he materials to be used The choice of materials for your bathroom remodeling project will be driven by your budget and the remodeled look you want your bathroom to have. You can choose the color, design, and type of materials used for the bathroom’s countertops, faucets, flooring, shower, sink, and other parts. Whether you’re hiring a contractor or doing the bathroom remodeling yourself, you have the final say as homeowner on the materials to be used for the project, but a lot will be dictated by your budget.
That is why if you are planning on remodeling your bathroom as you go along, it might be a great idea to do your own remodeling. Not needing to have everything arranged, such as your replacement tub or lavatory, is one amongst the many benefits to doing your personal bathroom remodeling.
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Grungy to Gleaming. Before. After taking pictures of her space, homeowner and Houzz contributor Becky Harris thought her bathroom looked cluttered and even grungy — especially the old shower stall. After. The patterned floor tile inspired the rest of the bathroom you see here. She updated the tub, shower, wall paint and vanity countertop, and splurged on a beaded chandelier. Harris worked with her brother, who owns a construction company, to make her design vision a reality. She had her challenges during this bathroom project, but she also had fun, learned a lot and got the bathroom features she wanted.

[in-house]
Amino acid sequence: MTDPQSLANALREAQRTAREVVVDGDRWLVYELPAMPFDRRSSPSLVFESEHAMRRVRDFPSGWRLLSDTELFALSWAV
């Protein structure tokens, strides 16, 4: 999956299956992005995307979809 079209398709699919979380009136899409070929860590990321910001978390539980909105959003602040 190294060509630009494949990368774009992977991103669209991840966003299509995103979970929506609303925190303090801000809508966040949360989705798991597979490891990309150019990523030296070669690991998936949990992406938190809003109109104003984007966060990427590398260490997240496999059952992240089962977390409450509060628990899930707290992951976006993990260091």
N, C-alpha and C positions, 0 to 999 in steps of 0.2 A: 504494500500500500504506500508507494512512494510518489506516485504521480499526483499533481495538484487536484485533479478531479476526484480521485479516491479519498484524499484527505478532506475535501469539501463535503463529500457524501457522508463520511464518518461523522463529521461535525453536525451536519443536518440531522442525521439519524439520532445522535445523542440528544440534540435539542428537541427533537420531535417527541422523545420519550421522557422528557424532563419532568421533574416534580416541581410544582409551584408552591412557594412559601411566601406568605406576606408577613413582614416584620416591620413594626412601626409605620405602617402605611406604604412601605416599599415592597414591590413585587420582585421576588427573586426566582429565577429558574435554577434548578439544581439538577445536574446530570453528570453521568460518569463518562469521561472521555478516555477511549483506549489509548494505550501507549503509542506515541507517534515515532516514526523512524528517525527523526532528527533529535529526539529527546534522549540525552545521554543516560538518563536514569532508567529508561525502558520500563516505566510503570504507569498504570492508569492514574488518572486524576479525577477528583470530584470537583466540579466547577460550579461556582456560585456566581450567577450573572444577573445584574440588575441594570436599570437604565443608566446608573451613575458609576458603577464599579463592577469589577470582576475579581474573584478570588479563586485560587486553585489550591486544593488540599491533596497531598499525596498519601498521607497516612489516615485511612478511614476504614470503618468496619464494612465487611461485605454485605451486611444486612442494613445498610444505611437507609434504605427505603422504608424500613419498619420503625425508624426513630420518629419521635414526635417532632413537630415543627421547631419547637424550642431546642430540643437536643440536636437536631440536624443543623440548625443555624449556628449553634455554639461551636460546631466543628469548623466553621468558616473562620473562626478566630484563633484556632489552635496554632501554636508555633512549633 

Sad to Happy – Before. An unfinished bathroom in the basement rarely got used, as it only had a working sink and this towel bar. After. A finished bathroom, complete with a shower, makes use of a once-forgotten part of the family’s home. Interior designer Melissa Cooley and project developer TJ Monahan of Case Design/Remodeling took cues from the rest of the family’s home and gave them a streamlined bathroom with a yellow accent. To make the small space feel more open, the design team installed a floating vanity.
Tight Fit to Open and Bright – Before. The bathroom’s pipes had sprung a leak, and the homeowners used the incident as an opportunity to remodel the space. While they were remodeling, they borrowed some square footage from an adjacent closet to make the bathroom bigger. After. Now an antique pocket door opens up to a bigger bathroom with a herringbone-tiled floor and a vaulted ceiling. Designer and homeowner Eileen Deschapelles kept the bathroom’s basic layout mostly the same, but by raising the ceiling, she could install a larger, glass-walled shower and a skylight, making the bathroom brighter and more welcoming.